While wrongful death claims commonly result from trucking accidents, motorcycle crashes, or car wrecks, wrongful deaths also happen at work. In 2005, the Missouri legislature made sweeping changes to our tort system, including major overhauls to Missouri’s workers’ compensation laws. During that legislative session, the work comp laws brought more claims within the exclusivity of the workers compensation doctrine, while shielding employers from tort liability, including wrongful death claims.
Often, investigation as to the underlying cause of a workplace death can result in a tort claim against third parties, including manufacturers of defective products and in some cases other companies and their employees hired by the employer.
Under Missouri law, some third party employees may be considered to be “statutory employees,” thereby preventing a workplace wrongful death work claim. Missouri statute 287.040.1 provides “any person who has work done under contract on or about his premises which is an operation of the usual business which he there carries on shall be deemed an employer and shall be fully liable under the Workers’ Compensation Law (Act).” While the original intent of this Missouri wrongful death statute was to designed to prevent employers from evading payment of workers’ compensation premiums by hiring independent contractors, the statutory employee rule also shielded employers from tort claims by statutory employees.
Under Missouri law, the party asserting the “statutory employee” defense under 287.040.1 bears the burden of proving the injured person was a statutory employee of the purported statutory employer. Missouri law defines one as a statutory employee if 1) the work is performed pursuant to a contract, (2) the injury occurs on or about the premises of the alleged statutory employer, and (3) the work is in the usual course of the alleged statutory employer’s business. McCracken v. Wal-Mart Stores East, LP, 298 S.W.3d 473 (Mo. 2009). While these three factors may seem relatively straight-forward, the reality is that they are not. In the past few decades, numerous Missouri courts have interpreted what constitutes an employer’s “usual course of business.” This determination is very fact specific and must be thoroughly investigated in each wrongful death case.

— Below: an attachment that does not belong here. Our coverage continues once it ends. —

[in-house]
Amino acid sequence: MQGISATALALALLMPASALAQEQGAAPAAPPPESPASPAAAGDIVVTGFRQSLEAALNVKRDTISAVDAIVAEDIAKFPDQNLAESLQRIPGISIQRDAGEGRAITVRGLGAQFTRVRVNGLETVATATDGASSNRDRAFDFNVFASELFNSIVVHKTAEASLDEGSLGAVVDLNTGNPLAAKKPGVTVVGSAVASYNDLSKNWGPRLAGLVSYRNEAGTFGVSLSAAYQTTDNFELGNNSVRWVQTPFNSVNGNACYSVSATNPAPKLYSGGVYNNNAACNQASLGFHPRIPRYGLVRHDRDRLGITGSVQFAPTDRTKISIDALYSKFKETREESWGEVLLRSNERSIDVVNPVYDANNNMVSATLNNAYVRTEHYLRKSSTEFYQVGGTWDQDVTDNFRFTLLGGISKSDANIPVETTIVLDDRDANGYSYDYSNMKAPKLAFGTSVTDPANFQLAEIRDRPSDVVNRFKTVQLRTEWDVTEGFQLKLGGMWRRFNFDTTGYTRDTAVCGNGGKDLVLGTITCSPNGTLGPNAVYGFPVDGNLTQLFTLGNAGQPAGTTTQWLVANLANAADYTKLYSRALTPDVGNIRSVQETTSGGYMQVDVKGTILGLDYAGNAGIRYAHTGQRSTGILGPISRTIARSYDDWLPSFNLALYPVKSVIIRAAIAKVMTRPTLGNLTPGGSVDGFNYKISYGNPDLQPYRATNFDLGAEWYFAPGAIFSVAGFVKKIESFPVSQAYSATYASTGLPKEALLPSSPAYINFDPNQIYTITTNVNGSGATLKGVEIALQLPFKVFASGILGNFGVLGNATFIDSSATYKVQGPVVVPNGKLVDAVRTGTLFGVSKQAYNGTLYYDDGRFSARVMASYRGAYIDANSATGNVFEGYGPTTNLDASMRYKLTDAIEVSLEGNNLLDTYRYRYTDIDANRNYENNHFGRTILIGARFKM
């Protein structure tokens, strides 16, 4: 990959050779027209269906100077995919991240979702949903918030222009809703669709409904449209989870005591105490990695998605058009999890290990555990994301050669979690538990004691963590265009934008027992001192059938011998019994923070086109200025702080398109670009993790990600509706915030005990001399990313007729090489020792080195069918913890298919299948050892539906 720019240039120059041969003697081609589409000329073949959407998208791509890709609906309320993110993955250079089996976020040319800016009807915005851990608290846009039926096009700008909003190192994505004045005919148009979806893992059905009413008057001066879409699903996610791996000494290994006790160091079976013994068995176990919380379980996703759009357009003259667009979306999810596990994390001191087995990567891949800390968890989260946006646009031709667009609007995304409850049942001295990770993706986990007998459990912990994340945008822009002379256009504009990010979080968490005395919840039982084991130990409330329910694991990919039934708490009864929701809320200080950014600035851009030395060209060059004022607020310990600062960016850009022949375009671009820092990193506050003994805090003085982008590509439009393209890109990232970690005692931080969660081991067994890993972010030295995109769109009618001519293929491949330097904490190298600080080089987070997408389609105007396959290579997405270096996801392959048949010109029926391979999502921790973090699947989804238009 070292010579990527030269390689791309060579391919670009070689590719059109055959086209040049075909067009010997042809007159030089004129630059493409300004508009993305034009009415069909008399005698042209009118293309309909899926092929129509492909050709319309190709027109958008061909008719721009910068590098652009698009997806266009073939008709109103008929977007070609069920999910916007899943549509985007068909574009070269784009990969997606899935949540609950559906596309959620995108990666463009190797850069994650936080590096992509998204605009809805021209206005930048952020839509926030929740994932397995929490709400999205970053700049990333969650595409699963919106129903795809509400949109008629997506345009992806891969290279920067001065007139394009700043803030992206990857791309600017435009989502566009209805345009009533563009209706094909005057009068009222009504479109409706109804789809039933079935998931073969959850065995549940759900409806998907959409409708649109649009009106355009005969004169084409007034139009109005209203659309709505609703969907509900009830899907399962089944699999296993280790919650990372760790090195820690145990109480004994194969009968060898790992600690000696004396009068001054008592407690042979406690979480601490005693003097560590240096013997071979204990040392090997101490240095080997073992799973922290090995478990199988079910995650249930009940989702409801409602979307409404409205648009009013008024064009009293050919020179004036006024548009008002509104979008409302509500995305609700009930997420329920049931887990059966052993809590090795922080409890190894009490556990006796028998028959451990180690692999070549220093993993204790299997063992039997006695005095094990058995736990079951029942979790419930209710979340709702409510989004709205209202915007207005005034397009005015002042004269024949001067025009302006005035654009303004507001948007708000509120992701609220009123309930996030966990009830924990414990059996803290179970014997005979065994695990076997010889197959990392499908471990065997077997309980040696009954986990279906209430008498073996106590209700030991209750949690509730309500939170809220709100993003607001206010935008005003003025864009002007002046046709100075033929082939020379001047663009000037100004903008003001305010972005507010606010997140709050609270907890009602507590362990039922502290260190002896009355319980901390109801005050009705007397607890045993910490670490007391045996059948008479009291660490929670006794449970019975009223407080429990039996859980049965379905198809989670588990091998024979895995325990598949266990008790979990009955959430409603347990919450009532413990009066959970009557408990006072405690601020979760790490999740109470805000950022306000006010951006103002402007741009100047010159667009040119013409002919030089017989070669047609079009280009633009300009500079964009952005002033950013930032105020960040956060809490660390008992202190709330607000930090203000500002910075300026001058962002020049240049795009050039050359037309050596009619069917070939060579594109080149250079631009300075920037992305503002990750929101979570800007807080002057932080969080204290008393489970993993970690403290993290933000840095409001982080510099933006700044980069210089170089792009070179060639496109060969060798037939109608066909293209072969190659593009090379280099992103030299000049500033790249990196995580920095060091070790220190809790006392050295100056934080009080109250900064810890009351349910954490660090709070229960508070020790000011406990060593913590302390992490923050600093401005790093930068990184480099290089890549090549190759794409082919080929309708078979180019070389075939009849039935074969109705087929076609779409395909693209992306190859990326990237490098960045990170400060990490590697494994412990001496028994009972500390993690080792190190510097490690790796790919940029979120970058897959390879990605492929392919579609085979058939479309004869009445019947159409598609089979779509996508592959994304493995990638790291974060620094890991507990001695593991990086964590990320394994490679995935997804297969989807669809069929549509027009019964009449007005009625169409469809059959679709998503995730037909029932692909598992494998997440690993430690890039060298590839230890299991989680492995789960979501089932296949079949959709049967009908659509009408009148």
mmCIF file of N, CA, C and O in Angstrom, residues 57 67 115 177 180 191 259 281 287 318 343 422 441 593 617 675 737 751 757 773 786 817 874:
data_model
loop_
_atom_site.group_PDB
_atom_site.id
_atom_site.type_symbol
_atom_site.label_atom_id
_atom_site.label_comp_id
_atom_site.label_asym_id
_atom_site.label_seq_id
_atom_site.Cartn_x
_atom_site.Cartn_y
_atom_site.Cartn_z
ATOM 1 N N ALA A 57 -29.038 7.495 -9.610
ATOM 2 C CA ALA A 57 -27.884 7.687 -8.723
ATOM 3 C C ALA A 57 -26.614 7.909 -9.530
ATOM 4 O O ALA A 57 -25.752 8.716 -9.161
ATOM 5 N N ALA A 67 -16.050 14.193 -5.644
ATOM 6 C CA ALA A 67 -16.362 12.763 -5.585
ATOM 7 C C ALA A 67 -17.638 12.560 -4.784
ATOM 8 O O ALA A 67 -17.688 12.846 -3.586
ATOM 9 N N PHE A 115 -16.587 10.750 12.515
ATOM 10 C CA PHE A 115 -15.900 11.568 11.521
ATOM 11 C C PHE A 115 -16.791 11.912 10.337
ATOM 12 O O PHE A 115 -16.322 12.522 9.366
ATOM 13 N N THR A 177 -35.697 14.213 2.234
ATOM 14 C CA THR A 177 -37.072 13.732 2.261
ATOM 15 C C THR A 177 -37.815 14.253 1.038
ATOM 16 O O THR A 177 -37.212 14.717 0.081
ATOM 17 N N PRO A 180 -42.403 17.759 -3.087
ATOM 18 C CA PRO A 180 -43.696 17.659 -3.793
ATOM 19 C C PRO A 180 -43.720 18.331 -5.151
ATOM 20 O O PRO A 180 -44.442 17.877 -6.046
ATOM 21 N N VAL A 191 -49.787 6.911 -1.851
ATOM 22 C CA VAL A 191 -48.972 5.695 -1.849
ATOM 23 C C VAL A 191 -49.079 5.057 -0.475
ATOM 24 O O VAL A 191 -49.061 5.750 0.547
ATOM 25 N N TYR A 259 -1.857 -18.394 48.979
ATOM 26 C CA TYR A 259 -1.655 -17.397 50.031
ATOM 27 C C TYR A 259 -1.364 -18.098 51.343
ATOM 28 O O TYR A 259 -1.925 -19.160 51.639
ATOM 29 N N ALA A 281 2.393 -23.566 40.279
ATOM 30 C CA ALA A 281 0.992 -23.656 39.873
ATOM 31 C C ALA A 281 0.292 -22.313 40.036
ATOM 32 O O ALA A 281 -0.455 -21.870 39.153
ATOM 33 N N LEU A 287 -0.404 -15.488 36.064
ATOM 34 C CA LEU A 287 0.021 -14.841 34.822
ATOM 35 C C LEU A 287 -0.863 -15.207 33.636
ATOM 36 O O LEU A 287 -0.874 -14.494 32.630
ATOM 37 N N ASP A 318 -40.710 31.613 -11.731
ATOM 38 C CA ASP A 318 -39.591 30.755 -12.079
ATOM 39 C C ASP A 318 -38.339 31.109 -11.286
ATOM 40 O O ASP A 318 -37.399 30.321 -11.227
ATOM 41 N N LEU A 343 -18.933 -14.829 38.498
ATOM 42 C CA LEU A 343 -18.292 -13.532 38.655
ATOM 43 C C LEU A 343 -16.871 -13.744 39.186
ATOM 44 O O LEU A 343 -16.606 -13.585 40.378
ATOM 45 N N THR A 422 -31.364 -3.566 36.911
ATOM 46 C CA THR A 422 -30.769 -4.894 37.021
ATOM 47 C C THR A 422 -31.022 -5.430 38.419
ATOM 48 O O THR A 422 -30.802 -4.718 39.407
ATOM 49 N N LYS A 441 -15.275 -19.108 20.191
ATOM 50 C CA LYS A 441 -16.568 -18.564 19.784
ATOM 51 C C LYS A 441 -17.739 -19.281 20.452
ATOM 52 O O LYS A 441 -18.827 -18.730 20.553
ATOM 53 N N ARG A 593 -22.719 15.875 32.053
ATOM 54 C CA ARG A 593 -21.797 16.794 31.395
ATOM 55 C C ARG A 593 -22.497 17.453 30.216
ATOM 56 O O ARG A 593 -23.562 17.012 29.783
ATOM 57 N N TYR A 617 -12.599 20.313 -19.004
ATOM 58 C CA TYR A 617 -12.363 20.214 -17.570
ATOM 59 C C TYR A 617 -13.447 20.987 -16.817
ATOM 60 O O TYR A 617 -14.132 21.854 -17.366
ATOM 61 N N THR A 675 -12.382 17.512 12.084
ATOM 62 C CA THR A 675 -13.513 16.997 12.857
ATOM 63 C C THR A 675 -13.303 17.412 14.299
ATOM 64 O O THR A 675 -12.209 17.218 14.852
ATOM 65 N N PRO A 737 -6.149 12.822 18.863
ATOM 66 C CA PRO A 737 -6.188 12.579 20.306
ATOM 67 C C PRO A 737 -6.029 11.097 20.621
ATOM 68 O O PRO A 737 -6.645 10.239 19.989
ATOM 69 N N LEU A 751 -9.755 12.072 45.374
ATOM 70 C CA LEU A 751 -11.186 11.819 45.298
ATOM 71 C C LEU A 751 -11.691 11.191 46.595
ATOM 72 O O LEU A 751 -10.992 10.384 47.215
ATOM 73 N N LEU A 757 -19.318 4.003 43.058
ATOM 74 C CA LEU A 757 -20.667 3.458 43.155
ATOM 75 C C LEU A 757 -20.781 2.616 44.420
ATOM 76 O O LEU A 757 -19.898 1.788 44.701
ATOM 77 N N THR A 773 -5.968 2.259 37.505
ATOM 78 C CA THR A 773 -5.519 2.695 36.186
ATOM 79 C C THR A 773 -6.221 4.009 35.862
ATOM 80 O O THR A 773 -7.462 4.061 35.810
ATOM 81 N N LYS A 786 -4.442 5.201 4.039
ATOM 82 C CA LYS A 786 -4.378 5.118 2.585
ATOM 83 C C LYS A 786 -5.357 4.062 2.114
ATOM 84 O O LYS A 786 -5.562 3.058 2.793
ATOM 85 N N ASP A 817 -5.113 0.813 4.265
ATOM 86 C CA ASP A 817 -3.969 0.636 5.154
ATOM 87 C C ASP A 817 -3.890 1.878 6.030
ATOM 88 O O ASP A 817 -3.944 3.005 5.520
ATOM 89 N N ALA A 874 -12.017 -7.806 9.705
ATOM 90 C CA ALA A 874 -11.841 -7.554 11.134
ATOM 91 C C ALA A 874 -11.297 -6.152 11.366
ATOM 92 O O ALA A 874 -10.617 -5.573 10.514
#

Because workers’ compensation claims severely limit settlements related to a workplace death, it is almost always advantageous for the family of a person killed at work to explore other avenues of recovery.
Our St. Louis wrongful death attorney can help you and your family determine the best approaches and advise you as to your legal rights on workplace death cases. Visit our page on wrongful death damages and our page on the Missouri wrongful death statute of limitations to learn more about your legal rights.